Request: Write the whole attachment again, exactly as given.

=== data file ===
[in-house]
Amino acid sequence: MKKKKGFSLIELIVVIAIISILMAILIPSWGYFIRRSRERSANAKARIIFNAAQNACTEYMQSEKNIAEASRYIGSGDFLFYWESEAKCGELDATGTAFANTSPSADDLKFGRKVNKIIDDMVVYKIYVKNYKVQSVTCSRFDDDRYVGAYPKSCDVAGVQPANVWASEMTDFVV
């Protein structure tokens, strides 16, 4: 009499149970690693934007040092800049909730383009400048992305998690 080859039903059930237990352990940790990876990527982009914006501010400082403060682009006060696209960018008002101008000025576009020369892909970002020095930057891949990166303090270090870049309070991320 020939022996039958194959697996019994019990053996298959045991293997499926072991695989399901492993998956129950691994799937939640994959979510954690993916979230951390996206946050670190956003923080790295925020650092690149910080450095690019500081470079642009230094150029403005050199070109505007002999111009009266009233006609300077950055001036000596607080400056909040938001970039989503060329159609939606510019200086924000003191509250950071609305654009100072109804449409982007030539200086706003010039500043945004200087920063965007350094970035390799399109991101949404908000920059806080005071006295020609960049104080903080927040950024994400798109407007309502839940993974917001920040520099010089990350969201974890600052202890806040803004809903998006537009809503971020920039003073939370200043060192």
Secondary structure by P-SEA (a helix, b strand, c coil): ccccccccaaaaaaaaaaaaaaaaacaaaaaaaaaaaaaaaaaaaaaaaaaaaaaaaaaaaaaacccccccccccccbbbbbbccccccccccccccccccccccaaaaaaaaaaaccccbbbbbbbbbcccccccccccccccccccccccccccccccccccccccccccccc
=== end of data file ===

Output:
[in-house]
Amino acid sequence: MKKKKGFSLIELIVVIAIISILMAILIPSWGYFIRRSRERSANAKARIIFNAAQNACTEYMQSEKNIAEASRYIGSGDFLFYWESEAKCGELDATGTAFANTSPSADDLKFGRKVNKIIDDMVVYKIYVKNYKVQSVTCSRFDDDRYVGAYPKSCDVAGVQPANVWASEMTDFVV
């Protein structure tokens, strides 16, 4: 009499149970690693934007040092800049909730383009400048992305998690 080859039903059930237990352990940790990876990527982009914006501010400082403060682009006060696209960018008002101008000025576009020369892909970002020095930057891949990166303090270090870049309070991320 020939022996039958194959697996019994019990053996298959045991293997499926072991695989399901492993998956129950691994799937939640994959979510954690993916979230951390996206946050670190956003923080790295925020650092690149910080450095690019500081470079642009230094150029403005050199070109505007002999111009009266009233006609300077950055001036000596607080400056909040938001970039989503060329159609939606510019200086924000003191509250950071609305654009100072109804449409982007030539200086706003010039500043945004200087920063965007350094970035390799399109991101949404908000920059806080005071006295020609960049104080903080927040950024994400798109407007309502839940993974917001920040520099010089990350969201974890600052202890806040803004809903998006537009809503971020920039003073939370200043060192």
Secondary structure by P-SEA (a helix, b strand, c coil): ccccccccaaaaaaaaaaaaaaaaacaaaaaaaaaaaaaaaaaaaaaaaaaaaaaaaaaaaaaacccccccccccccbbbbbbccccccccccccccccccccccaaaaaaaaaaaccccbbbbbbbbbcccccccccccccccccccccccccccccccccccccccccccccc